Income inequality has been the hot-button topic of December ever since President Obama labeled it “the defining challenge of our time,” in a widely reported December 4 speech.
But, as pointed out in a recent Wall Street Journal op-ed by equity fund director Robert Grady, the data presented on the issue tends to offer a skewed, one-sided version of reality. For example, Grady cites the fact that the measure of “income” most often used doesn’t include taxes, transfer payments and employee benefits.
Grady points to past research from the Hoover Institution that suggests once transfer payments and taxes are taken into effect, inequality is on the decline.
“Here is the bottom line: In periods of high economic growth, such as the 1980s and 1990s, the vast majority of Americans gain, and have the opportunity to gain,” Grady wrote. “In periods of slow growth, such as the past four and a half years since the recession officially ended, poor people and the middle class are hurt the most, and opportunity is curbed.”
In this PYMNTS.com Data Point, we take a closer look at recent reports that have weighed in on the issue, including data on how these demographics spend and earn.
Bureau of Labor Statistics (BLS) – Despite their varying levels of income, data from the BLS suggests that less fortunate Americans still spend similarly to wealthy Americans in the majority of categories, with some notable exceptions. Low-income Americans spend 1.7 percent more than wealthy consumers on housing, 4.9 percent more on transportation and gasoline and 3.7 percent more on healthcare and insurance.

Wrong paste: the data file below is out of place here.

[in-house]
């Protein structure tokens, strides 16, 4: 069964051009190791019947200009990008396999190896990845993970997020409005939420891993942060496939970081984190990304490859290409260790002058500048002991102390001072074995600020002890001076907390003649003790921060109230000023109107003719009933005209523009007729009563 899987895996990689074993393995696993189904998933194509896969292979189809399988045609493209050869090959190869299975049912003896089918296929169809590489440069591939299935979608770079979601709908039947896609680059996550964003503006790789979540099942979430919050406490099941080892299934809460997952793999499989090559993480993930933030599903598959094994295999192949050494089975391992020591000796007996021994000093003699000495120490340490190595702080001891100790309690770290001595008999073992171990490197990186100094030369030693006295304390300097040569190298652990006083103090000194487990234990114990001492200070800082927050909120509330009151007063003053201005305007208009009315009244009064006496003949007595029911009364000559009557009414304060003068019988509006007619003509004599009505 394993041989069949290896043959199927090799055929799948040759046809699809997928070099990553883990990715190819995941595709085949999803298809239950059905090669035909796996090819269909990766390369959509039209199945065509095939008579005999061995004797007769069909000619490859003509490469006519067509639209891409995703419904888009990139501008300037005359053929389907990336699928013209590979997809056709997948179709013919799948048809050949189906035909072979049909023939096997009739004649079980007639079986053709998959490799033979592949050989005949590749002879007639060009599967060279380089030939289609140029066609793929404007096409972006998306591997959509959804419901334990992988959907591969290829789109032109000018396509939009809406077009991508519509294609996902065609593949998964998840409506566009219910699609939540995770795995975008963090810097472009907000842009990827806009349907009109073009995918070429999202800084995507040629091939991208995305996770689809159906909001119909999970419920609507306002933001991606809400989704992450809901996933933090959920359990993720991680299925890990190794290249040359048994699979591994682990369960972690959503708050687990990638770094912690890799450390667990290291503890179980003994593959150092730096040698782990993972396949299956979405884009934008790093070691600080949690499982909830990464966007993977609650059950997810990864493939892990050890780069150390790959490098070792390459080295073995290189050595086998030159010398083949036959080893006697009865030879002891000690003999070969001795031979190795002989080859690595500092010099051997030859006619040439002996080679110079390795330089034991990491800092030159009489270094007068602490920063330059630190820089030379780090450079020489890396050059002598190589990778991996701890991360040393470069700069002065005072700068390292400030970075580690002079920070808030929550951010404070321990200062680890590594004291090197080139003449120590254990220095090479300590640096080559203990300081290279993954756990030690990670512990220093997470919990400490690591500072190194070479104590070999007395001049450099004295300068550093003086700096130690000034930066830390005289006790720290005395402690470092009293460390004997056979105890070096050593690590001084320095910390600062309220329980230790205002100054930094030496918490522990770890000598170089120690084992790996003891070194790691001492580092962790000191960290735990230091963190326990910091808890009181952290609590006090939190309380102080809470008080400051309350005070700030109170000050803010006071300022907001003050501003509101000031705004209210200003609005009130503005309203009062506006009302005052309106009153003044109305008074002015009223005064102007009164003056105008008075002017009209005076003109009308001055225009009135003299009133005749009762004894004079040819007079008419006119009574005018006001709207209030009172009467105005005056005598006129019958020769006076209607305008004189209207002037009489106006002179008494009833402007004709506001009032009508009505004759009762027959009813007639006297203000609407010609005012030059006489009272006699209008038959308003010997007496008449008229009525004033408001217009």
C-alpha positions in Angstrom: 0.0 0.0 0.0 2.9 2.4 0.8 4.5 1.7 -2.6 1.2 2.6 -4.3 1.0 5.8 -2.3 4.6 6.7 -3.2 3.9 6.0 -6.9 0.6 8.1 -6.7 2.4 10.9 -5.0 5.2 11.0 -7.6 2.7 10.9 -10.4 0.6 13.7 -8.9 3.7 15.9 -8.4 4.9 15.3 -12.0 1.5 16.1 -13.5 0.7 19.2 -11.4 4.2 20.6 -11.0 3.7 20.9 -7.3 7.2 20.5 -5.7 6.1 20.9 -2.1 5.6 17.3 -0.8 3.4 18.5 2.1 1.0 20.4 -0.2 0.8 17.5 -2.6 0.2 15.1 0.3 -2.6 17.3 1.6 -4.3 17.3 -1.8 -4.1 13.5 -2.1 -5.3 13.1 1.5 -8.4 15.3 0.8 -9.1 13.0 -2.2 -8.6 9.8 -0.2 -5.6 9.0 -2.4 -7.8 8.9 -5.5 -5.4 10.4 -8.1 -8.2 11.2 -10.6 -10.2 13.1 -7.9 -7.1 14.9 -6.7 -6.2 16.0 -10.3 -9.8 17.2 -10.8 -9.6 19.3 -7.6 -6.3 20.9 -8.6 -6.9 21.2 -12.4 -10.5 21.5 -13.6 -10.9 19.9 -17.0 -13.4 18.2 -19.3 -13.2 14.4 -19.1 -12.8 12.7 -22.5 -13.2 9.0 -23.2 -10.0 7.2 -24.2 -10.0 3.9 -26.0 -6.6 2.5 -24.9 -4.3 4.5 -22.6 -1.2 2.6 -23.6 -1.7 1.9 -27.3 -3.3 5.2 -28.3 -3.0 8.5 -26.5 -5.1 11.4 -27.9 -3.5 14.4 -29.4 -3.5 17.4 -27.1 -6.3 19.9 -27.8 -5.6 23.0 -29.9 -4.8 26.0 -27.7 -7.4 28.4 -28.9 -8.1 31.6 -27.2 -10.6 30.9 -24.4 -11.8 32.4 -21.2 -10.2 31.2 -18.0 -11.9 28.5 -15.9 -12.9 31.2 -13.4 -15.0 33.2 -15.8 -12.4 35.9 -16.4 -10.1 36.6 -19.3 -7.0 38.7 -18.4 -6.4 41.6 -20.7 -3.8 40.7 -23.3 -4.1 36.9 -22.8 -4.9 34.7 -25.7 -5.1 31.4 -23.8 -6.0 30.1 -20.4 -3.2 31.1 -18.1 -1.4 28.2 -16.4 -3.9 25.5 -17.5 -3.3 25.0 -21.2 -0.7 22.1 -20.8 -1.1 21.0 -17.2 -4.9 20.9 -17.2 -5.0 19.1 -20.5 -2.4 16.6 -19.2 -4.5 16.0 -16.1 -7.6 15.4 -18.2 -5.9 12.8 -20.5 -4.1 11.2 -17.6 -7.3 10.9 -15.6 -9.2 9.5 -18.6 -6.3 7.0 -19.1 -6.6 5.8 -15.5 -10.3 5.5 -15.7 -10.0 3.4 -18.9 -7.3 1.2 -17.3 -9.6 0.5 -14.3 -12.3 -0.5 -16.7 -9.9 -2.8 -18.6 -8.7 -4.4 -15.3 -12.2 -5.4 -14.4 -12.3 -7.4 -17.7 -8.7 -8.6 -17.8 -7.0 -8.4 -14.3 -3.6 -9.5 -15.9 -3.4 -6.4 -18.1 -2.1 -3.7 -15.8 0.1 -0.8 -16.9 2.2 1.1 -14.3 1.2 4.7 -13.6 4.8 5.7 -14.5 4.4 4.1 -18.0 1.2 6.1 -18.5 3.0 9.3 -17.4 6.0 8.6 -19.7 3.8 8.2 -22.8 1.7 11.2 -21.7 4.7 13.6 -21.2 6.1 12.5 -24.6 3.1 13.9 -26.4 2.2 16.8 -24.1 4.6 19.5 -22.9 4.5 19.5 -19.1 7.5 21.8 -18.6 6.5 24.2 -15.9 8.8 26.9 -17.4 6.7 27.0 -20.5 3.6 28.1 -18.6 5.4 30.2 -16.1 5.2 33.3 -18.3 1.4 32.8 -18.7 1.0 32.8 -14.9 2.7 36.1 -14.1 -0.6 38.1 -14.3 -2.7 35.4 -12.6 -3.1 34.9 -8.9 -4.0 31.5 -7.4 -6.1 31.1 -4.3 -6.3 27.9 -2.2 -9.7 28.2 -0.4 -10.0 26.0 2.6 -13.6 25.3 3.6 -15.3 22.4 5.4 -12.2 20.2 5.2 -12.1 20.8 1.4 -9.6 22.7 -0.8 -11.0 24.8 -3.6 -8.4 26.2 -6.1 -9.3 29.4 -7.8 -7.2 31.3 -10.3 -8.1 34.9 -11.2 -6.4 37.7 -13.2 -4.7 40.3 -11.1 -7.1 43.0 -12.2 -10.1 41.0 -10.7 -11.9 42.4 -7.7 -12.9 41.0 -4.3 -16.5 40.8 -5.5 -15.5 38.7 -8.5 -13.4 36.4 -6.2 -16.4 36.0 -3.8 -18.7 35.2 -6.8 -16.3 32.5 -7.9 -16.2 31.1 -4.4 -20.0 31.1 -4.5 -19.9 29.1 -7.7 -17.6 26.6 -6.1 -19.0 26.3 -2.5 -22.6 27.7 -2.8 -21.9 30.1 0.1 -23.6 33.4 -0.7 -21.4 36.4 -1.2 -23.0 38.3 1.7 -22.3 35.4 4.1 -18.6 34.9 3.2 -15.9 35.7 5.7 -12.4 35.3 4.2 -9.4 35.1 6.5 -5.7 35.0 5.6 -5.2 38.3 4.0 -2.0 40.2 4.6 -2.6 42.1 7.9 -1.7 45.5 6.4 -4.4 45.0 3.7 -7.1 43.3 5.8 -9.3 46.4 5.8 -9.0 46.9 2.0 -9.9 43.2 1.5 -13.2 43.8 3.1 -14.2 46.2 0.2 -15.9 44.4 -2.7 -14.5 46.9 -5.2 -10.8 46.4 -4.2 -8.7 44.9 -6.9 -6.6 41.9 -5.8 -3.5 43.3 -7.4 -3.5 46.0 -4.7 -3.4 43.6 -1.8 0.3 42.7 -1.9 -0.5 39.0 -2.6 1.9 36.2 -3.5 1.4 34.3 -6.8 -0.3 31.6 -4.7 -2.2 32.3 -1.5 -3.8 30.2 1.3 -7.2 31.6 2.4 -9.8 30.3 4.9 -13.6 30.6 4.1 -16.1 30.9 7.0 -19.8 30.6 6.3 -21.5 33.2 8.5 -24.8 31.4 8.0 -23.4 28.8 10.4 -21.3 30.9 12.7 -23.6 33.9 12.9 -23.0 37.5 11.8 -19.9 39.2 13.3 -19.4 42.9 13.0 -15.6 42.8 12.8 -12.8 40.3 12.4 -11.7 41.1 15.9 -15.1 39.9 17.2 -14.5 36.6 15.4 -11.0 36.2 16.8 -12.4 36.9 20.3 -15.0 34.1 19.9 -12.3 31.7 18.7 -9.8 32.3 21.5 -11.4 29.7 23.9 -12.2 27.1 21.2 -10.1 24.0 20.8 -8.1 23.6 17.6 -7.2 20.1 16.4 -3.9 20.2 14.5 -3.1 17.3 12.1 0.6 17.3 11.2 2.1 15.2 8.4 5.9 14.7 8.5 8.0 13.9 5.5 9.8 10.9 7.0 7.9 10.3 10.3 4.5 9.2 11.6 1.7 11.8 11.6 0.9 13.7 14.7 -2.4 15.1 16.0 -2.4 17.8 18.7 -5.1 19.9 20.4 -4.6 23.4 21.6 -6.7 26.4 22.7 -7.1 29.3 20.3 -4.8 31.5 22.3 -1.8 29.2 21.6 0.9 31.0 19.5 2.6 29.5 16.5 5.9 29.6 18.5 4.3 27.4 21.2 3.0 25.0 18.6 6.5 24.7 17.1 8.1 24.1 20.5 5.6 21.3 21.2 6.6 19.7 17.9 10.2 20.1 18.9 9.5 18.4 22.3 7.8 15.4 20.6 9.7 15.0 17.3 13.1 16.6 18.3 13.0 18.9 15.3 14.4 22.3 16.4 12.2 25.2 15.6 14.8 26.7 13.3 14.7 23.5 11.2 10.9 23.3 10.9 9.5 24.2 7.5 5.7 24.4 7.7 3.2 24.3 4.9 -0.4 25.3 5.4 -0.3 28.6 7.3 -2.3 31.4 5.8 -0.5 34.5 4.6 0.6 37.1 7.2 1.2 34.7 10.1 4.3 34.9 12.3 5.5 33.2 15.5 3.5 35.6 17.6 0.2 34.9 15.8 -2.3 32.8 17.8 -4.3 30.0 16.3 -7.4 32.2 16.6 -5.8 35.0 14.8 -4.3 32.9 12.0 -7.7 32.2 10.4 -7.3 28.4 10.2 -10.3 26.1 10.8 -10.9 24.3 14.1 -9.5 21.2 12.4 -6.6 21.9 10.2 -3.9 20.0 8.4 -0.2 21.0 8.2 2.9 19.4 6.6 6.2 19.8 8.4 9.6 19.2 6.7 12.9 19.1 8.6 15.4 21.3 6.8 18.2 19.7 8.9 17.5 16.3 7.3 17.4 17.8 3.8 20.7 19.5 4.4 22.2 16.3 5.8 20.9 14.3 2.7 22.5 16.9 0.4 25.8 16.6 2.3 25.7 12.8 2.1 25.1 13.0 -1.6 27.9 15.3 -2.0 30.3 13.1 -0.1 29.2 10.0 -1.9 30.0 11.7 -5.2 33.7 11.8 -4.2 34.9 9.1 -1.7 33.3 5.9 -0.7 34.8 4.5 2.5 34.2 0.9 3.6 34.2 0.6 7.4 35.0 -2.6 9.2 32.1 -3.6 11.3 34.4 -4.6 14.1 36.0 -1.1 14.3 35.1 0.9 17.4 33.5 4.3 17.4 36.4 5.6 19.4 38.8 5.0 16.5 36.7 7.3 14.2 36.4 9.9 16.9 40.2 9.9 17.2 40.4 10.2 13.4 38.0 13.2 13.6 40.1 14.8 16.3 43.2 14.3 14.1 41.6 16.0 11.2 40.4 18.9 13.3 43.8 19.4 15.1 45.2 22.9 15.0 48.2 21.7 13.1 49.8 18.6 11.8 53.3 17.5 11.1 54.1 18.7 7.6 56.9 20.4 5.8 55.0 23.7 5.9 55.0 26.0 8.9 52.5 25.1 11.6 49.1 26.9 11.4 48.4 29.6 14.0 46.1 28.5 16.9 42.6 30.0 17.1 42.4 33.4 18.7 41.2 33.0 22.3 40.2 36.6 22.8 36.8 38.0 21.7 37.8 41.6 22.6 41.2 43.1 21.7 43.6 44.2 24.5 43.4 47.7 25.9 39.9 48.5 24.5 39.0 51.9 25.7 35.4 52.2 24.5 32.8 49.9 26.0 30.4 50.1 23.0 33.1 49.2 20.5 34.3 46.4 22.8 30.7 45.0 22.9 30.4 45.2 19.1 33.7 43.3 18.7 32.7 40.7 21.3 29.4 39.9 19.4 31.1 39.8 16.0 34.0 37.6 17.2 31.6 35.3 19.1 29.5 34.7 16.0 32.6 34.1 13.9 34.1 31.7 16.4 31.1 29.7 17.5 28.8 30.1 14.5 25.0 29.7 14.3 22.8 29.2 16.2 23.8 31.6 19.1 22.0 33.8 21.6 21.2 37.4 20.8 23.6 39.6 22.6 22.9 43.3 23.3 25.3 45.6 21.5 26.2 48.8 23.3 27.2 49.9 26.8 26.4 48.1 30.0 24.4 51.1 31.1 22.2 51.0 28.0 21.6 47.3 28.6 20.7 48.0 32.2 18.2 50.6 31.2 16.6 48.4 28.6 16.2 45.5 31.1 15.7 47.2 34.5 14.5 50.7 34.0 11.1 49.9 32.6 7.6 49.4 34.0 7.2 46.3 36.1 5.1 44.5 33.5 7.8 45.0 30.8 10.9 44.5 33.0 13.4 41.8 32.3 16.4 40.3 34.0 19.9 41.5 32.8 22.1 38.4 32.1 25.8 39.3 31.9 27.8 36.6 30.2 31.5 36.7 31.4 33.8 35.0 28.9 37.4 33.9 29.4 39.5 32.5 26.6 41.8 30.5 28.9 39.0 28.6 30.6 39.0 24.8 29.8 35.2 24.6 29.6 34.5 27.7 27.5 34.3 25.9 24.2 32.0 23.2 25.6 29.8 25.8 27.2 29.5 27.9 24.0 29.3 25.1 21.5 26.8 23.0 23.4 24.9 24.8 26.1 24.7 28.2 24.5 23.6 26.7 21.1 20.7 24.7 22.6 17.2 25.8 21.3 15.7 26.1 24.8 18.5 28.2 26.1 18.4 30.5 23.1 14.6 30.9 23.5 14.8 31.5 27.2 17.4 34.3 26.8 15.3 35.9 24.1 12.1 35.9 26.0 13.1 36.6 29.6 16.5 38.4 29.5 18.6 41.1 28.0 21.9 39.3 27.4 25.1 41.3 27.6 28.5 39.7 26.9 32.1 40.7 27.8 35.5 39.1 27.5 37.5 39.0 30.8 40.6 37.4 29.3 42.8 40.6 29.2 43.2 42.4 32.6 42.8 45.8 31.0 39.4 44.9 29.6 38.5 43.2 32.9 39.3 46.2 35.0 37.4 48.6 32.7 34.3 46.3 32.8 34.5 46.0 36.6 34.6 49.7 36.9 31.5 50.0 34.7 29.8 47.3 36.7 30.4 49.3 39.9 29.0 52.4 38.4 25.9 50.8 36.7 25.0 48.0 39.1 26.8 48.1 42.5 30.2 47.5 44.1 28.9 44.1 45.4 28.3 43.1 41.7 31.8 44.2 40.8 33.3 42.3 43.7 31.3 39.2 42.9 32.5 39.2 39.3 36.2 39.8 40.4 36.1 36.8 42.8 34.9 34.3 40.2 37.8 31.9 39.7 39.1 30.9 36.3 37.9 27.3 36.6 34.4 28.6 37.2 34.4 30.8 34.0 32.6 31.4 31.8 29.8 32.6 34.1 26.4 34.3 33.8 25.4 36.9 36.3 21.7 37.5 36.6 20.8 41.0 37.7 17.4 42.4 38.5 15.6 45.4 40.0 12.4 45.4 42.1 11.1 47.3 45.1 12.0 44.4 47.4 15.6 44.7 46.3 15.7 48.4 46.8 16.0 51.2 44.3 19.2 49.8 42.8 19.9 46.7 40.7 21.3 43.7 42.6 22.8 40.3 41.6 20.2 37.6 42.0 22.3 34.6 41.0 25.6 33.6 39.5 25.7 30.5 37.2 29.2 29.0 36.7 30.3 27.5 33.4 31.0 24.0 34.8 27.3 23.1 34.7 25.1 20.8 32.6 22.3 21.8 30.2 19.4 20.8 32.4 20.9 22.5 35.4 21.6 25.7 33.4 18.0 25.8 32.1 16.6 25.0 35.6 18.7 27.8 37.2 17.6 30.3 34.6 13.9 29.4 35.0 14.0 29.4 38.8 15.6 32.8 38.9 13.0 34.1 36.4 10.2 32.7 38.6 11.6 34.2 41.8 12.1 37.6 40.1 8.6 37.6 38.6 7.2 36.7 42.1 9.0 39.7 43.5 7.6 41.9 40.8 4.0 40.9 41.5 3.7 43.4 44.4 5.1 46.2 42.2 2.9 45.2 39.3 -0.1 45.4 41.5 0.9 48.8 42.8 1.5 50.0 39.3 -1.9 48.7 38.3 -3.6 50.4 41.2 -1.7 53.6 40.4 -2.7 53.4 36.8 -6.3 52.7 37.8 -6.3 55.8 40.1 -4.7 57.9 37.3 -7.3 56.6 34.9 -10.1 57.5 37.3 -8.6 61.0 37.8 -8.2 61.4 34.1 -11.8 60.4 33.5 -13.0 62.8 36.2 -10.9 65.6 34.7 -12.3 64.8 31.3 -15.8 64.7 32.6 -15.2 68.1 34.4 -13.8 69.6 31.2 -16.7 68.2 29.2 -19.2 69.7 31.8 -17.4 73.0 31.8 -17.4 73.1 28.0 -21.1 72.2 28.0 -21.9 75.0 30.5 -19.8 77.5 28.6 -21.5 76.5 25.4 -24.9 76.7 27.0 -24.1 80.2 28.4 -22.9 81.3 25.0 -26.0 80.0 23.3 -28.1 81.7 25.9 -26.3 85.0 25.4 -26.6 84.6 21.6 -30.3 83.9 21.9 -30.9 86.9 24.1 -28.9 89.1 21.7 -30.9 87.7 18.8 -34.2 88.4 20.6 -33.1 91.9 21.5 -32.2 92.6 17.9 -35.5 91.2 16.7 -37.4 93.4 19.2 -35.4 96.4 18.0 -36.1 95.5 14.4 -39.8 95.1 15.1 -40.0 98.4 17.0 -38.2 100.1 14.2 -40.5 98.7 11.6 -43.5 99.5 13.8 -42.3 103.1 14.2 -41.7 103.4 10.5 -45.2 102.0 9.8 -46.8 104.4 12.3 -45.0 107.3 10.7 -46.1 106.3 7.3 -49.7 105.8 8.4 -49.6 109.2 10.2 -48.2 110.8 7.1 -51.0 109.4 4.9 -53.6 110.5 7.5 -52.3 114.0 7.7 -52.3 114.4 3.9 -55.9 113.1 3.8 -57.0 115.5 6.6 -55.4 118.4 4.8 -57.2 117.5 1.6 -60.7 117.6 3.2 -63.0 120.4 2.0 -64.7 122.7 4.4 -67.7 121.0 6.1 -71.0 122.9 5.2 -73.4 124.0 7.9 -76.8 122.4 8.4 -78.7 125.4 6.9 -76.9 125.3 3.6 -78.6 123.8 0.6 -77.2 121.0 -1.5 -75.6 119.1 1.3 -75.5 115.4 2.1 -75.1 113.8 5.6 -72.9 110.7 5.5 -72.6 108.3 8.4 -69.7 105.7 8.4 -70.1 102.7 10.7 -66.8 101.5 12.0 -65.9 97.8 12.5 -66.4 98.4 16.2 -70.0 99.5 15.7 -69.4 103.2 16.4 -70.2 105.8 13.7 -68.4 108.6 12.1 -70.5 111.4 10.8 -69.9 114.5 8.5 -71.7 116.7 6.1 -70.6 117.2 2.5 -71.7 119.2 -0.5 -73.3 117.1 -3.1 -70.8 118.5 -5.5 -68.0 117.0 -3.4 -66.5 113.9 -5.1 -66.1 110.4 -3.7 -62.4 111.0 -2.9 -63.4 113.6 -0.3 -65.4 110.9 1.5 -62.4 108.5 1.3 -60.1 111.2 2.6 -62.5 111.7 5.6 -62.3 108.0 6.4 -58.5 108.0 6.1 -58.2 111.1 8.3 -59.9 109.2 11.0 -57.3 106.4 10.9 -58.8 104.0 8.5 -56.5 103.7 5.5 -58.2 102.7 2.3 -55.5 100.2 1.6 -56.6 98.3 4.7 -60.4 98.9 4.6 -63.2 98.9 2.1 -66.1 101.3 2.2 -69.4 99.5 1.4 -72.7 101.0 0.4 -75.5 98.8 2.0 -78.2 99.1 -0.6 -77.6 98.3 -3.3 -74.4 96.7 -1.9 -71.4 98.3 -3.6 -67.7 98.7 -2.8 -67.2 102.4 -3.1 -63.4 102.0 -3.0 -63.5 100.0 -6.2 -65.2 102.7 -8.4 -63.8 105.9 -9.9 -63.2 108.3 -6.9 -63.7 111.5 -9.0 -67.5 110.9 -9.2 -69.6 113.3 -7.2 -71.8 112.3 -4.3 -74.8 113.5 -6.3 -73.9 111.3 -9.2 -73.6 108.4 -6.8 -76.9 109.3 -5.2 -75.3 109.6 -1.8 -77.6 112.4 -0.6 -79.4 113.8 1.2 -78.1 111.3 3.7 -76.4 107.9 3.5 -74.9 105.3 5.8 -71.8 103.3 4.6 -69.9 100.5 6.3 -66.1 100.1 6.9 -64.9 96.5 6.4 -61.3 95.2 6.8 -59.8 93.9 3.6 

Wealthy consumers, of which there are 62 million and rising nationwide, tend to spend significantly more of their income on saving for retirement, entertainment and clothes and shoes. The largest two expenditures for both groups are housing and transportation and gasoline, the BLS reported.
Constitutional Budget Office – Published in October 2011, this study found that after-tax income grew by 275 percent for households in the top 1 percent, compared to just 18 percent for the bottom 20 percent.
Also highlighting this disparity was its finding that each source of market income was less evenly distributed in 2007 than in 1979. The report famously encouraged one economist to suggest that income inequality had returned to “Gilded Age” levels.
Hoover Institution – As mentioned above, this paper published in August 2012 is often cited by those who argue that the calculation of income has skewed the conversation relating to inequality in America. Perhaps most notably, the study found that with taxes and transfer payments factored in, income inequality in the U.S. reduced by 1.8 percent from 1993 to 2009.
Further, it critiques the methodologies used by past reports, arguing that there is no “generally accepted criteria for determining when an economic system is unjust.”
Hoover Institution – On a global scale, a 2013 study from the Organisation for Economic Co-operation and Development (OECD) found that economic disparity is not isolated to the U.S. It revealed that since 2007, income inequality worsened in three-quarters of all OECD countries.
It did suggest, however, that income inequality in the U.S. tended to be higher than Europe, even with the problems faced by struggling economies like Spain and Italy.
UC Berkeley/Oxford University – Released in 2013, UC Berkeley and Oxford University researchers found that the wealth gap in the U.S. was at its widest in nearly 100 years.
This report suggests that from 2009 to 2012, the top 1 percent saw their incomes rise more than 30 percent, while lower income consumers saw their incomes only rise 0.4 percent.